Kento Maeda, Toshihiko Sasaki, Masato Koashi*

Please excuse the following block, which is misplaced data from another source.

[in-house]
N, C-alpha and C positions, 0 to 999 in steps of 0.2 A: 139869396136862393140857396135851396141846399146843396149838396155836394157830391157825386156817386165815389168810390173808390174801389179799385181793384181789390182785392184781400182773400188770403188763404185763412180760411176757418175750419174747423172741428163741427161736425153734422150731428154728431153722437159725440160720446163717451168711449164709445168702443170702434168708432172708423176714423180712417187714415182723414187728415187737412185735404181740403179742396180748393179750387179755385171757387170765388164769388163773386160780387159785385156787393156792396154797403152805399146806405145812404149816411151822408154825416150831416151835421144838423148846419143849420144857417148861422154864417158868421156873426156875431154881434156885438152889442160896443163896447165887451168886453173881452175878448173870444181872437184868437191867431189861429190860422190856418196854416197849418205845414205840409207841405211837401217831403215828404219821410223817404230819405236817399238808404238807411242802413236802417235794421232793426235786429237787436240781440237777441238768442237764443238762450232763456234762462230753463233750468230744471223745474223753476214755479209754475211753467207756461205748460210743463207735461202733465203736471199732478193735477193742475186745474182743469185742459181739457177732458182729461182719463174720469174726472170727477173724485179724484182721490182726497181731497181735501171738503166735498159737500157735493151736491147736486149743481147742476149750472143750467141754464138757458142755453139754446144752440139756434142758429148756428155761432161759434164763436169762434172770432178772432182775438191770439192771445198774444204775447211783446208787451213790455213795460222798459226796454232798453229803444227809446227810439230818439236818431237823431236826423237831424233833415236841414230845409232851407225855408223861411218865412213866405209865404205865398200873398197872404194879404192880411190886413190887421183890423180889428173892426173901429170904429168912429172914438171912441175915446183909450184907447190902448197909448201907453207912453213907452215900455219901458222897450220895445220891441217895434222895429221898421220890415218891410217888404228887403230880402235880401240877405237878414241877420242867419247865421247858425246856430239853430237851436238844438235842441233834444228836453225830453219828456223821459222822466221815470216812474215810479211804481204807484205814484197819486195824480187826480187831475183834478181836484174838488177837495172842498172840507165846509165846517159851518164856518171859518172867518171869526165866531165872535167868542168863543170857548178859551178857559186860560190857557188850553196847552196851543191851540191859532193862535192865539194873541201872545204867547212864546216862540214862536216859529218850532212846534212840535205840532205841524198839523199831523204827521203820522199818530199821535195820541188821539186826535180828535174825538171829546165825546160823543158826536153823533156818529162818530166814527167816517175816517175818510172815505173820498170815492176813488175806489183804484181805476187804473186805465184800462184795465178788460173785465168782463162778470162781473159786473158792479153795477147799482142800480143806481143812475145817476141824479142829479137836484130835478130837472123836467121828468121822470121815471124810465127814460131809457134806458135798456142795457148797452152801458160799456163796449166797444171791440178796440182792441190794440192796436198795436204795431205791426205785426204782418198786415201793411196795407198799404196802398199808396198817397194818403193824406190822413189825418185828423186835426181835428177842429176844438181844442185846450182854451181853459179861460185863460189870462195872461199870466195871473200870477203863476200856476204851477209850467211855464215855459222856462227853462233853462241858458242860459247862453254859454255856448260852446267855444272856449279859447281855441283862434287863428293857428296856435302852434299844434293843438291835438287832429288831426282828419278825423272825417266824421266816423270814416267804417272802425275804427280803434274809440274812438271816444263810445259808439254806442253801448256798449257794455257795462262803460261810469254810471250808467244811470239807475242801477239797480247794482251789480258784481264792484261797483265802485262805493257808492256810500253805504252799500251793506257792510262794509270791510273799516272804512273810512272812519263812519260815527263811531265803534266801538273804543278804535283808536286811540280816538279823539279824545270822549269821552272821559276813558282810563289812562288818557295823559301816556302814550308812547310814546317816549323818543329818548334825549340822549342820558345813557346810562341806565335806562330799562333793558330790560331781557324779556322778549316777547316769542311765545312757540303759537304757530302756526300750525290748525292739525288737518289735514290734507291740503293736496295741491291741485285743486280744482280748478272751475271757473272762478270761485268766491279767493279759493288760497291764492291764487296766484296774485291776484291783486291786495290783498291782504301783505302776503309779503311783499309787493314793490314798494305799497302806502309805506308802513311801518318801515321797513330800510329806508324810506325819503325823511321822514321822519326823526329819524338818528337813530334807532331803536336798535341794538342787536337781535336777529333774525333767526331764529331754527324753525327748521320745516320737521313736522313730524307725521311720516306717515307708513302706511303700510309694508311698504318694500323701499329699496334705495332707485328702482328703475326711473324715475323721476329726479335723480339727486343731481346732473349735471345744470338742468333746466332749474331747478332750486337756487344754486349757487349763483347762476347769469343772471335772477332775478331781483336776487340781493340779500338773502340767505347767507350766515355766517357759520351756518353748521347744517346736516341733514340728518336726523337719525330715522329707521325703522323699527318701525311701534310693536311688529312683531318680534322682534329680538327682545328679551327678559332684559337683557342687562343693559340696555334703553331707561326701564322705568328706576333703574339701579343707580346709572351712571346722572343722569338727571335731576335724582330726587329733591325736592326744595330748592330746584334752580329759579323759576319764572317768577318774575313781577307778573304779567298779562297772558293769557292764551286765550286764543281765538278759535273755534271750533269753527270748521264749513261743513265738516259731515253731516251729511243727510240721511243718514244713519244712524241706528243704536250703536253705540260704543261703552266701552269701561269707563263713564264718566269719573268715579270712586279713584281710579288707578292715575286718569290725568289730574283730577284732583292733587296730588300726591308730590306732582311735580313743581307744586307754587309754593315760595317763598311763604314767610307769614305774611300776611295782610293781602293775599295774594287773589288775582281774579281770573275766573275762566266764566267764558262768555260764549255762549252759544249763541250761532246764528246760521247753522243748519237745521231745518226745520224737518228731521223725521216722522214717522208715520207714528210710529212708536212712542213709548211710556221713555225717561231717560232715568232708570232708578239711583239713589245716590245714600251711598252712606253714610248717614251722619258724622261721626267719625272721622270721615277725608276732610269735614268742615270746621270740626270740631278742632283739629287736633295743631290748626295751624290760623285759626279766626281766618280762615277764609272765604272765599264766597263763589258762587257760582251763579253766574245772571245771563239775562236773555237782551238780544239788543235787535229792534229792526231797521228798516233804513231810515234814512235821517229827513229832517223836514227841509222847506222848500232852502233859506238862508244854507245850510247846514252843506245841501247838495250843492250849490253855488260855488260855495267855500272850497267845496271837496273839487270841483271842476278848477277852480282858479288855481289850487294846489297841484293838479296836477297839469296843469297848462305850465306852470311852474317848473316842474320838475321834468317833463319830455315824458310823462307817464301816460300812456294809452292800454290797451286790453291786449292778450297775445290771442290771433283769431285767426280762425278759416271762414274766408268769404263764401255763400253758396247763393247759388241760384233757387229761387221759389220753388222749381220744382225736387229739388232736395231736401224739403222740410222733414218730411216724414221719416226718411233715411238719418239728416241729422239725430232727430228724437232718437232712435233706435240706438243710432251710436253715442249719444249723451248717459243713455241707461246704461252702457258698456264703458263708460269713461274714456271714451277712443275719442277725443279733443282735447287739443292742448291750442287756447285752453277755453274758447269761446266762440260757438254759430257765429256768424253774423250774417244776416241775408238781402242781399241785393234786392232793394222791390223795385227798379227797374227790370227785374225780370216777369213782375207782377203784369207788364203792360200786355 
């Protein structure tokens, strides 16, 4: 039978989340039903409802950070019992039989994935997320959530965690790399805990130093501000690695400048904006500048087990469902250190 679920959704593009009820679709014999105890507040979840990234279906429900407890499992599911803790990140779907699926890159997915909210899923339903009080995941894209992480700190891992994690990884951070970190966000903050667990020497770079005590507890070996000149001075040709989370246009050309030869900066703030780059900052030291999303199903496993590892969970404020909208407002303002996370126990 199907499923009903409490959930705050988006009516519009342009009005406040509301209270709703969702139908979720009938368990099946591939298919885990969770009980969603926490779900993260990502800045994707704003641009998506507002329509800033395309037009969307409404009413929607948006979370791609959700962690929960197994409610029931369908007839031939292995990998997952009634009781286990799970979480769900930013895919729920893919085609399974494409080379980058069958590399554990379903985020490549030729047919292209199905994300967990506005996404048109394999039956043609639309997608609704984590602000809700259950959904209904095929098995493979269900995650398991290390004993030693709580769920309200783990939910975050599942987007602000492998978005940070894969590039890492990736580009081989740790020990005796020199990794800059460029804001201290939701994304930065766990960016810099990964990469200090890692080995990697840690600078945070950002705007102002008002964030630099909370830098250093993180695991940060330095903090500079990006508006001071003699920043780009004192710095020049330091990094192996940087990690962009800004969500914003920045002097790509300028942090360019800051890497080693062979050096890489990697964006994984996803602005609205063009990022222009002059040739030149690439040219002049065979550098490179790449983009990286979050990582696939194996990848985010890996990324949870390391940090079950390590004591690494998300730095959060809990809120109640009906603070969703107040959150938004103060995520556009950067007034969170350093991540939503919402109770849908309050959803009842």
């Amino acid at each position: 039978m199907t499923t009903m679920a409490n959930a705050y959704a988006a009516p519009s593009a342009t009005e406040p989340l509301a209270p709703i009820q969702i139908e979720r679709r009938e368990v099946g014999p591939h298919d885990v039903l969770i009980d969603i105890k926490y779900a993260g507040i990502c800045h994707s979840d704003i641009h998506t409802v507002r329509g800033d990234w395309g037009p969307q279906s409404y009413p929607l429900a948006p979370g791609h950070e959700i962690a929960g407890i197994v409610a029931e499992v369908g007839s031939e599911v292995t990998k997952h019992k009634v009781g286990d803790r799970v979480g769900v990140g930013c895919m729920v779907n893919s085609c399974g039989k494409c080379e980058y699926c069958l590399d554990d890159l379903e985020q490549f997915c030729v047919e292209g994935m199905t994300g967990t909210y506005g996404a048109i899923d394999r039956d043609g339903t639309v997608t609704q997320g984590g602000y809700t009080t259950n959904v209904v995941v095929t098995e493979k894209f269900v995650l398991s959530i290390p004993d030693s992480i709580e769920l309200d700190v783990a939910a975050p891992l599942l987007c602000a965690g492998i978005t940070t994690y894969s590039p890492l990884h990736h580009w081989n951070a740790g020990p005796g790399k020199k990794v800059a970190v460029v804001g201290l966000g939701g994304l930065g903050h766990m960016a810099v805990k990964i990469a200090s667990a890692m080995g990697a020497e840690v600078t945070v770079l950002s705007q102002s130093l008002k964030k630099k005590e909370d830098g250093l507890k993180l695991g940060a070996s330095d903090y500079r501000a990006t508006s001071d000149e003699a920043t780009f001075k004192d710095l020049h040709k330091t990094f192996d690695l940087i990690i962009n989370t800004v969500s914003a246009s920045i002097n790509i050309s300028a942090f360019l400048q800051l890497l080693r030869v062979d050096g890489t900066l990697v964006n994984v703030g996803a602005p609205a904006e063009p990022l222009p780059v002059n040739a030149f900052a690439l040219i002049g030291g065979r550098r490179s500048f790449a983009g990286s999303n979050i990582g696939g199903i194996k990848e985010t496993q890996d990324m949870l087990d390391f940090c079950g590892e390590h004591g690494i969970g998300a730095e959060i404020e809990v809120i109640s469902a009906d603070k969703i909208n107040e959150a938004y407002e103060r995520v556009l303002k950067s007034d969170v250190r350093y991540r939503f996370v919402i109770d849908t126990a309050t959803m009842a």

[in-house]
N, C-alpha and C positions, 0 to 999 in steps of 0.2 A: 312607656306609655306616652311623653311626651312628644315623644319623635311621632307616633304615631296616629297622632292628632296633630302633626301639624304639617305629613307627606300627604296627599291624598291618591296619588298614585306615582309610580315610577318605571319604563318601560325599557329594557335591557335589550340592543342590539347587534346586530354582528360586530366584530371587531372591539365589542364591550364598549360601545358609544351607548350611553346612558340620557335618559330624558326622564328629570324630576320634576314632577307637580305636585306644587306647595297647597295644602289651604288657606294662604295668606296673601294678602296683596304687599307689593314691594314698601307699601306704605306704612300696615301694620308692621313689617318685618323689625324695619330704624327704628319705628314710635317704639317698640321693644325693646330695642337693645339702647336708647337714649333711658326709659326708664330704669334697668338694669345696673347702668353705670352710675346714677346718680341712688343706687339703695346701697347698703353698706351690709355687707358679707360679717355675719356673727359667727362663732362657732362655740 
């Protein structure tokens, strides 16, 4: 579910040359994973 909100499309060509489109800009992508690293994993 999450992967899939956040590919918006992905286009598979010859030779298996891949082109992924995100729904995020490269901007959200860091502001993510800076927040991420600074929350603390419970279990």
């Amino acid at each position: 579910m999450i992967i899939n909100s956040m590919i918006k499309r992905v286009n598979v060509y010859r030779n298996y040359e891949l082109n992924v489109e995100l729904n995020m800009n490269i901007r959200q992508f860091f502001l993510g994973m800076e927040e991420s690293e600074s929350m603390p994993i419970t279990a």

Quantum key distribution (QKD) over a point-to-point link enables us to benefit from a genuine quantum effect even with conventional optics tools such as lasers and photon detectors, but its capacity is limited to a linear scaling of the repeaterless bound. Recently, twin-field (TF) QKD was conjectured to beat the limit by using an untrusted central station conducting a single-photon interference detection. So far, the effort to prove the conjecture was confined to the infinite key limit which neglected the time and cost for monitoring an adversary’s act. Here we propose a variant of TF-type QKD protocol equipped with a simple methodology of monitoring to reduce its cost and provide an information-theoretic security proof applicable to finite communication time. We simulate the key rate to show that the protocol beats the linear bound in a reasonable running time of sending 1012 pulses, which positively solves the conjecture.